Thomas Goltz is an American author, academic and adventurer best known for his book-length accounts of conflict in the Post-Soviet Caucasus region during the 1990s and today. This body of work is summed up in his unplanned 'Caucasus Triptych' of books on post-Soviet Azerbaijan, Georgia and Chechnya. Born in Japan in 1954, Goltz was raised in North Dakota and graduated from New York University with an MA in Middle East studies. He speaks German, Turkish, Azerbaijani, Russian and (neglected) Arabic, as well as bits and pieces of Chechen, Georgia and Kurdish. Author, Academic and Adventurer Thomas Goltz in Paris, circa 2012 Goltz books in English and Other CHANGE WITH Larry B in London!!
NPR coverage of Azerbaijan Diary: A Rogue Reporter's Adventures in an Oil-Rich, War-Torn, Post-Soviet Republic by Thomas Goltz. News, author interviews, critics' picks and more.
Drunk Ruskies circa Chechnya '95 The QA Horsemen emerge from the tunnel, with Goltz up above, 2014 MSU Team At DC MAL Nationals CHANGE!! Riding Through Bail, Baku with Chief O.O.
Mechanic (and dear pal) Sash Pontificator In Chief At Notra Dam. Red hat enterprise linux 6 x64 iso free download. MSU MAL students at Georgetown University, DC, circa 2010. MSU (and other) students with the Late, Great Alex Rondeli, 2012 April Goltz at Standing Rock, NoDak before it got NoDak nasty and cold.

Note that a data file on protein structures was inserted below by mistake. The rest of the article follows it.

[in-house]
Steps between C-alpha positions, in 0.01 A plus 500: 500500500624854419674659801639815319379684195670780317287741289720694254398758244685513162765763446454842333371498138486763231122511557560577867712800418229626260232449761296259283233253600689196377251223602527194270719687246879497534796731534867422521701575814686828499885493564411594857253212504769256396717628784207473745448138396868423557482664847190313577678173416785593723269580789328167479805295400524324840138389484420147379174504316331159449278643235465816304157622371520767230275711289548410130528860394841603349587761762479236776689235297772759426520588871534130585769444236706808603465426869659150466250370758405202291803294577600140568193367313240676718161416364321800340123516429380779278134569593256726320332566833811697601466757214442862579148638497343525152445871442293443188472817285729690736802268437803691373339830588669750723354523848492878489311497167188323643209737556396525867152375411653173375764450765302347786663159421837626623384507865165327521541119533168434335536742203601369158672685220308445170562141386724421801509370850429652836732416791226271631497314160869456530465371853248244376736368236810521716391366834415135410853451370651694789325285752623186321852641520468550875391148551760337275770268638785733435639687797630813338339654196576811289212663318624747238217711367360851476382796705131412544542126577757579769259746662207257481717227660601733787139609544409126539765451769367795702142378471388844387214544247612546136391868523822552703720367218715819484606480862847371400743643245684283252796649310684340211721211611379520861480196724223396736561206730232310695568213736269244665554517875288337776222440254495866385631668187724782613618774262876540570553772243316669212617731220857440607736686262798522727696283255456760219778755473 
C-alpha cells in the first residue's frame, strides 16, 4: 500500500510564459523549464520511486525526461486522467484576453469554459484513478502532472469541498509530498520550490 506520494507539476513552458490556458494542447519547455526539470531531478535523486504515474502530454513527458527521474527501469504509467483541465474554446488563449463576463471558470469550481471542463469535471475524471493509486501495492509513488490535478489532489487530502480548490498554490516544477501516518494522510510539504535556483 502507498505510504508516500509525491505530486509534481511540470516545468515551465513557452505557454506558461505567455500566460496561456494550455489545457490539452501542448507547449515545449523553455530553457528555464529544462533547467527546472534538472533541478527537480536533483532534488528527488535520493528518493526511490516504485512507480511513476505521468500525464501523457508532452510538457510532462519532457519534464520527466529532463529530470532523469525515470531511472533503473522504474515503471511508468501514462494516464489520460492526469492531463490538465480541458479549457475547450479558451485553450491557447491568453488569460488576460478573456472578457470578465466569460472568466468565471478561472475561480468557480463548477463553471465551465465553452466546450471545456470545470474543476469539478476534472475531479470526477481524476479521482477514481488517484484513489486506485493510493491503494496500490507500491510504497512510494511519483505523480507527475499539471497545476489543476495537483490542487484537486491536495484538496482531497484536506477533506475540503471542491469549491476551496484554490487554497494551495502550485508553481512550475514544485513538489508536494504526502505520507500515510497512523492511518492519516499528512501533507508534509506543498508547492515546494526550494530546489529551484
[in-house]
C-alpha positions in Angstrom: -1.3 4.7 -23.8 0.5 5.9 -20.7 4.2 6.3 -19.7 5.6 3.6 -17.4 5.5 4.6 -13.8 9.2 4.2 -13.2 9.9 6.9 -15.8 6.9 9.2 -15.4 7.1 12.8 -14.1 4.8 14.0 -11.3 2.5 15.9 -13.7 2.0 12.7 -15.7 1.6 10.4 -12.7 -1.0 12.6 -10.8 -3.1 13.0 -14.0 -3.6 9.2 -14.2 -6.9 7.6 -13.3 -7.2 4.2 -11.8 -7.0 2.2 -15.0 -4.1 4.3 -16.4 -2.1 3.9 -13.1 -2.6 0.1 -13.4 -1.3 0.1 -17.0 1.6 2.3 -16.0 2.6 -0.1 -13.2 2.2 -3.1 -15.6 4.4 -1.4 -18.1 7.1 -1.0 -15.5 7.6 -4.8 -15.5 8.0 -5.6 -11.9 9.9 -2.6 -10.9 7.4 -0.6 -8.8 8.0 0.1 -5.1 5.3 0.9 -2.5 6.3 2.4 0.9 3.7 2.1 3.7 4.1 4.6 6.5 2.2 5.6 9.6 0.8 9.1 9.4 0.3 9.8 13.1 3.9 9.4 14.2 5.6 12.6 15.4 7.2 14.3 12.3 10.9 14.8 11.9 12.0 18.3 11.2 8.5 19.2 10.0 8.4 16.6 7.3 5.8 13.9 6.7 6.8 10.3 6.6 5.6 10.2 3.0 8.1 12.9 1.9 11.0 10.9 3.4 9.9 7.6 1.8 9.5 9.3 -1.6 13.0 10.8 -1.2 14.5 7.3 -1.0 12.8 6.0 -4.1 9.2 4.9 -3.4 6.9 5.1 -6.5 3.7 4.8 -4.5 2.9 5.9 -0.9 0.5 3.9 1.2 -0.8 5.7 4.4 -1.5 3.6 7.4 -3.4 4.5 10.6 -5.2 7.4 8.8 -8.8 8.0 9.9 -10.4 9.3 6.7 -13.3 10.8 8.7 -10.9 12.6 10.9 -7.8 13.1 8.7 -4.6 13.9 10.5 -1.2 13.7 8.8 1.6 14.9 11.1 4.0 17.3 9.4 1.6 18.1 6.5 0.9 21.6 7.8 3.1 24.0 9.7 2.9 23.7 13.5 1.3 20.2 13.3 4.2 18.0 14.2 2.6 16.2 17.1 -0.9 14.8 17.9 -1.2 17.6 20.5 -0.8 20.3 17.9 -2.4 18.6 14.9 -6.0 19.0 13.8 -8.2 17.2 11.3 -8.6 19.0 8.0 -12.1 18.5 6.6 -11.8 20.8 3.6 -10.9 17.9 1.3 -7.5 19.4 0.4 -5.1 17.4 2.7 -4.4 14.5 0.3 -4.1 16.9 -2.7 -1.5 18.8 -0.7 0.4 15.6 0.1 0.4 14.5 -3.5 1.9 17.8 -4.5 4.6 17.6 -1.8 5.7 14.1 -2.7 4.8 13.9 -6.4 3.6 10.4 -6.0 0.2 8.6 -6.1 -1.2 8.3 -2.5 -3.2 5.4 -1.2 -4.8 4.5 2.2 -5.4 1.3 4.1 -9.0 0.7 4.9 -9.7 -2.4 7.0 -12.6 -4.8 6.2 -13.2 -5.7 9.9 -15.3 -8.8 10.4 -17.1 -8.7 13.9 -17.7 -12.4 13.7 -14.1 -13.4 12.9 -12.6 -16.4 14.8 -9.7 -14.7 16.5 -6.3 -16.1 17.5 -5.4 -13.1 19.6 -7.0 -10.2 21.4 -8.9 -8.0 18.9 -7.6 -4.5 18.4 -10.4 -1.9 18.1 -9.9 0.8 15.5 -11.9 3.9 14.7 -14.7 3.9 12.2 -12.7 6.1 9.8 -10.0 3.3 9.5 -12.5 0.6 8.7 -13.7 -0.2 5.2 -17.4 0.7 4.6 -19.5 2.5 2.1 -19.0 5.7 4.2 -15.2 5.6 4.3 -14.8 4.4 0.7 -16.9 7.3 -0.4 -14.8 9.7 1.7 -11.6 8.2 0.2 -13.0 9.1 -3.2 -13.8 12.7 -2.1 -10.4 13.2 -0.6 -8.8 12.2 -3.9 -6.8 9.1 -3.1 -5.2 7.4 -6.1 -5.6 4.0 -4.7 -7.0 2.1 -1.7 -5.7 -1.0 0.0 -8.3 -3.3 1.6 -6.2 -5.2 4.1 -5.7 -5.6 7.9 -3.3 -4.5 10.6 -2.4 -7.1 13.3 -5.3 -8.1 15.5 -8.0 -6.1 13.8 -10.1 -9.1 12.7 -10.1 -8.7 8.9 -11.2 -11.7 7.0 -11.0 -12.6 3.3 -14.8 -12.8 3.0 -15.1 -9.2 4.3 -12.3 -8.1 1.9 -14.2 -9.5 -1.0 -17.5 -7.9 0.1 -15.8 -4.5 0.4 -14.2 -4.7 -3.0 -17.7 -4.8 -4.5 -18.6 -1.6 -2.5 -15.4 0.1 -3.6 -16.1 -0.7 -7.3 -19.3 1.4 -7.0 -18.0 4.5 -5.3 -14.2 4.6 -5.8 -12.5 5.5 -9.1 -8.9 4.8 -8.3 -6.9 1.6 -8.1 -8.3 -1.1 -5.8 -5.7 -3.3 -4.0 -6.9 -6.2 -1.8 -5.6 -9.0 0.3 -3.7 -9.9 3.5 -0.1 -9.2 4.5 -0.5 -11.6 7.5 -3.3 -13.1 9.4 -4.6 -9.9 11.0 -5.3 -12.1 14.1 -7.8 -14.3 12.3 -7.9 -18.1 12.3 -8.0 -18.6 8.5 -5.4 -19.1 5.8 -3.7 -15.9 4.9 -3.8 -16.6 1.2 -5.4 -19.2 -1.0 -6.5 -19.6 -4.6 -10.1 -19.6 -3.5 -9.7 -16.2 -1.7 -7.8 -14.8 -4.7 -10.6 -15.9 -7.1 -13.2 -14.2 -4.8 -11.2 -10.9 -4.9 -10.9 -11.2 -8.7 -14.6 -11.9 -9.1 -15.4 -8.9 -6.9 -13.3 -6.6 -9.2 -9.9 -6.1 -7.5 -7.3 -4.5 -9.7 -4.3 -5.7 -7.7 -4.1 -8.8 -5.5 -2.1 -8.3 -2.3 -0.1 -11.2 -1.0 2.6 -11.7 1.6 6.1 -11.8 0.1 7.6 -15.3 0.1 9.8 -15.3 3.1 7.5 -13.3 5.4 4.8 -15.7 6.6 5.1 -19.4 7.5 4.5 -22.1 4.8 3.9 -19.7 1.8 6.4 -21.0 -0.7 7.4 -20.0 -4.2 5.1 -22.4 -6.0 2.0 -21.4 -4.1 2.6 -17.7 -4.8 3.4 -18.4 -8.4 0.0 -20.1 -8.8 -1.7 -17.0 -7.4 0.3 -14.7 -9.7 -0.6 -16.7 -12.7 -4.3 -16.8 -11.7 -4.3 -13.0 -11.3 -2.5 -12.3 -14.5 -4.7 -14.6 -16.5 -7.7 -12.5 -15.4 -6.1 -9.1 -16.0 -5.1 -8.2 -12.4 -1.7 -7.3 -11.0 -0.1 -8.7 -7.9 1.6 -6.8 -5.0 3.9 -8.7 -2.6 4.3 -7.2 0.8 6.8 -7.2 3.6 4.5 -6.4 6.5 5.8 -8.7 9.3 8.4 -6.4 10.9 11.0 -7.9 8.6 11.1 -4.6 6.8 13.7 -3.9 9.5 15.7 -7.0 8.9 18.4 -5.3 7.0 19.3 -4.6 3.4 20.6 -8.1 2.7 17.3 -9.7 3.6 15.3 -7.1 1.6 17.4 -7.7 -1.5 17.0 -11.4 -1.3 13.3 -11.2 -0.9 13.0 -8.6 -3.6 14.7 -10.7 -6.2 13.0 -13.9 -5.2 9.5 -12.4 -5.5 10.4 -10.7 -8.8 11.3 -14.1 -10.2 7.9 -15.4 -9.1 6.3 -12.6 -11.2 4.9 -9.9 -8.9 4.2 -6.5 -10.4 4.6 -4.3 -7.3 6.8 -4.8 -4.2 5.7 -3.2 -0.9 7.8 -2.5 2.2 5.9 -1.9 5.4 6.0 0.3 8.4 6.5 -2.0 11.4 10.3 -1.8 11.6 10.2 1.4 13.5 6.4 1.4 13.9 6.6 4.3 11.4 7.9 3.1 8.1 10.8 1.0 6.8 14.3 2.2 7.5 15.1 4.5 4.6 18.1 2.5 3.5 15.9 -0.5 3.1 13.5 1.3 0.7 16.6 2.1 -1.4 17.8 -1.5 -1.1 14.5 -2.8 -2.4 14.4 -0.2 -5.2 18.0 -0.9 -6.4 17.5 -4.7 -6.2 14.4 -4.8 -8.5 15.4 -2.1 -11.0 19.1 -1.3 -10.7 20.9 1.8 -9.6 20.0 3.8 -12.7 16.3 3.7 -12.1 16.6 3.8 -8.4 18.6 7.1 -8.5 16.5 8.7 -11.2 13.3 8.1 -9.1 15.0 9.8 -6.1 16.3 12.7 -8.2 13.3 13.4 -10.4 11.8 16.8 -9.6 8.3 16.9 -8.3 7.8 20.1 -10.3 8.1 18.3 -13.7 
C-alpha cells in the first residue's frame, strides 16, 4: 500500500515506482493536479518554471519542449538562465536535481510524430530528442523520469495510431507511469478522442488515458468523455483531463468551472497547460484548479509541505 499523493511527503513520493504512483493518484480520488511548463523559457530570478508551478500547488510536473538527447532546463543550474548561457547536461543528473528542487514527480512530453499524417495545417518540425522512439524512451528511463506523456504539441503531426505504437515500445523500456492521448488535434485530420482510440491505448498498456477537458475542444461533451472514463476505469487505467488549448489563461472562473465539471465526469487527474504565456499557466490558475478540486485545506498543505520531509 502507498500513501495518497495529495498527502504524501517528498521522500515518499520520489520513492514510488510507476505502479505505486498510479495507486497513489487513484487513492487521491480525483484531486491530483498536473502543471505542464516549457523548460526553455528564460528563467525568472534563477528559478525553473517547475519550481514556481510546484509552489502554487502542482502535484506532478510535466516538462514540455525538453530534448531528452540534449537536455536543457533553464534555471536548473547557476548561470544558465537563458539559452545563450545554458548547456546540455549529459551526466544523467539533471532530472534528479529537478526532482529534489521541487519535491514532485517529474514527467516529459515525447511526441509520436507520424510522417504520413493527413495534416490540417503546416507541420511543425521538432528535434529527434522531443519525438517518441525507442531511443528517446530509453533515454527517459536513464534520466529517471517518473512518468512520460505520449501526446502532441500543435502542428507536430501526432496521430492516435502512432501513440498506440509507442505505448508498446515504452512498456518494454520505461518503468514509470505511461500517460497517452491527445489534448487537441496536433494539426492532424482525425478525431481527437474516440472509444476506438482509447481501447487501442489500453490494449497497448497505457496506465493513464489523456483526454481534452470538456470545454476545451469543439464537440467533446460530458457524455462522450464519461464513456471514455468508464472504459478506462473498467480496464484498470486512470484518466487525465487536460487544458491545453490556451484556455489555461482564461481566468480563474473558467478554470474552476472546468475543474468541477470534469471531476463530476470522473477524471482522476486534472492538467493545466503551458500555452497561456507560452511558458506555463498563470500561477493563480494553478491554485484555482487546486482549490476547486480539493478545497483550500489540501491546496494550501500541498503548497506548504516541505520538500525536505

Chechnya Diary is a story about 'the story' of the war in Chechnya, the 'rogue republic' that attempted to secede from the Russian Federation at the time of the collapse of the Soviet Union in 1991. Specifically, it is the story of the Samashki Massacre, a symbol of the Russian brutality that was employed to crush Chechen resistance. Thomas Goltz is a member of the exclusive journalistic cadre of compulsive, danger-addicted voyeurs who court death to get the story. But in addition to providing a tour through the convoluted Soviet and then post-Soviet nationalities policy that led to the bloodbath in Chechnya, Chechnya Diary is part of a larger exploration of the role (and impact) of the media in conflict areas. And at its heart, Chechnya Diary is the story of Hussein, the leader of the local resistance in the small town that bears the brunt of the massacre as it is drawn into war. This is a deeply personal book, a first person narrative that reads like an adventure but addresses larger theoretical issues ranging from the history of ethnic/nationalities in the USSR and the Russian Federation to journalistic responsibility in crisis zones. Chechnya Diary is a crossover work that offers both the historical context and a ground-level view of a complex and brutal war.
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